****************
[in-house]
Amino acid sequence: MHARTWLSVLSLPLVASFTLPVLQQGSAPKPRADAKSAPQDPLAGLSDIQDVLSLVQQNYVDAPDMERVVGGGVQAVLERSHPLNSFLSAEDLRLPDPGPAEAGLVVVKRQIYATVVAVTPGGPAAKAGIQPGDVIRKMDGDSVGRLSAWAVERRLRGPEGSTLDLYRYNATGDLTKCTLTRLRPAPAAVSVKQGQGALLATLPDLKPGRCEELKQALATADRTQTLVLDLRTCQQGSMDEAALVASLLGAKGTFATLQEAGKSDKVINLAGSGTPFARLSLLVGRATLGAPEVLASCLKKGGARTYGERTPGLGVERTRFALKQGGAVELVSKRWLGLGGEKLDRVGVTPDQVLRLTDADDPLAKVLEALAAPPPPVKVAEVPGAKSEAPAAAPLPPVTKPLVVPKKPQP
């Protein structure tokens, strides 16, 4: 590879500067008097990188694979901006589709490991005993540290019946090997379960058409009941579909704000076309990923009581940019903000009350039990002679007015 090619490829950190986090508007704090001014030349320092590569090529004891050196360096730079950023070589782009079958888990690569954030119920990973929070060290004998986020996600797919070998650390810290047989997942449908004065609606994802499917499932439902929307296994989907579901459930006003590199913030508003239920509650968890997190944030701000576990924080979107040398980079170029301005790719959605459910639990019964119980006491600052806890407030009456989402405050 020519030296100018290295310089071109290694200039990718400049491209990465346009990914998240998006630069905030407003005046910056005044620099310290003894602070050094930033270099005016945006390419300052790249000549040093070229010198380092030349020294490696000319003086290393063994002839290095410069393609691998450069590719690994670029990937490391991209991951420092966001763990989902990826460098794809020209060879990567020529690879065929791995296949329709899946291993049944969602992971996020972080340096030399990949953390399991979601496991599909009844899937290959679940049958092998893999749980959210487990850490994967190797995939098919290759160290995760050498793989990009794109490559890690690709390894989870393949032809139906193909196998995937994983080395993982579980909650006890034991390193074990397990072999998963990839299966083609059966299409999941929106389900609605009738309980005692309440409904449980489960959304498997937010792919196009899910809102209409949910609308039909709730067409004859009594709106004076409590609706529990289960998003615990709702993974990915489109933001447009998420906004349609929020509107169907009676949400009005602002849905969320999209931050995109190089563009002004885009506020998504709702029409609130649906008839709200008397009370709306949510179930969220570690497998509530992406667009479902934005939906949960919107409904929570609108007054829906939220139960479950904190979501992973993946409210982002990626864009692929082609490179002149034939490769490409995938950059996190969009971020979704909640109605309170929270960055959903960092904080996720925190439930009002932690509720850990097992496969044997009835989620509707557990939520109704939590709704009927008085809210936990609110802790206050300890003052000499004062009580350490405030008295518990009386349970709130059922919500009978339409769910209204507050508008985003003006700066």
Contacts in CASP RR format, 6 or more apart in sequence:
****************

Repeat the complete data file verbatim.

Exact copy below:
[in-house]
Amino acid sequence: MHARTWLSVLSLPLVASFTLPVLQQGSAPKPRADAKSAPQDPLAGLSDIQDVLSLVQQNYVDAPDMERVVGGGVQAVLERSHPLNSFLSAEDLRLPDPGPAEAGLVVVKRQIYATVVAVTPGGPAAKAGIQPGDVIRKMDGDSVGRLSAWAVERRLRGPEGSTLDLYRYNATGDLTKCTLTRLRPAPAAVSVKQGQGALLATLPDLKPGRCEELKQALATADRTQTLVLDLRTCQQGSMDEAALVASLLGAKGTFATLQEAGKSDKVINLAGSGTPFARLSLLVGRATLGAPEVLASCLKKGGARTYGERTPGLGVERTRFALKQGGAVELVSKRWLGLGGEKLDRVGVTPDQVLRLTDADDPLAKVLEALAAPPPPVKVAEVPGAKSEAPAAAPLPPVTKPLVVPKKPQP
């Protein structure tokens, strides 16, 4: 590879500067008097990188694979901006589709490991005993540290019946090997379960058409009941579909704000076309990923009581940019903000009350039990002679007015 090619490829950190986090508007704090001014030349320092590569090529004891050196360096730079950023070589782009079958888990690569954030119920990973929070060290004998986020996600797919070998650390810290047989997942449908004065609606994802499917499932439902929307296994989907579901459930006003590199913030508003239920509650968890997190944030701000576990924080979107040398980079170029301005790719959605459910639990019964119980006491600052806890407030009456989402405050 020519030296100018290295310089071109290694200039990718400049491209990465346009990914998240998006630069905030407003005046910056005044620099310290003894602070050094930033270099005016945006390419300052790249000549040093070229010198380092030349020294490696000319003086290393063994002839290095410069393609691998450069590719690994670029990937490391991209991951420092966001763990989902990826460098794809020209060879990567020529690879065929791995296949329709899946291993049944969602992971996020972080340096030399990949953390399991979601496991599909009844899937290959679940049958092998893999749980959210487990850490994967190797995939098919290759160290995760050498793989990009794109490559890690690709390894989870393949032809139906193909196998995937994983080395993982579980909650006890034991390193074990397990072999998963990839299966083609059966299409999941929106389900609605009738309980005692309440409904449980489960959304498997937010792919196009899910809102209409949910609308039909709730067409004859009594709106004076409590609706529990289960998003615990709702993974990915489109933001447009998420906004349609929020509107169907009676949400009005602002849905969320999209931050995109190089563009002004885009506020998504709702029409609130649906008839709200008397009370709306949510179930969220570690497998509530992406667009479902934005939906949960919107409904929570609108007054829906939220139960479950904190979501992973993946409210982002990626864009692929082609490179002149034939490769490409995938950059996190969009971020979704909640109605309170929270960055959903960092904080996720925190439930009002932690509720850990097992496969044997009835989620509707557990939520109704939590709704009927008085809210936990609110802790206050300890003052000499004062009580350490405030008295518990009386349970709130059922919500009978339409769910209204507050508008985003003006700066």
Contacts in CASP RR format, 6 or more apart in sequence: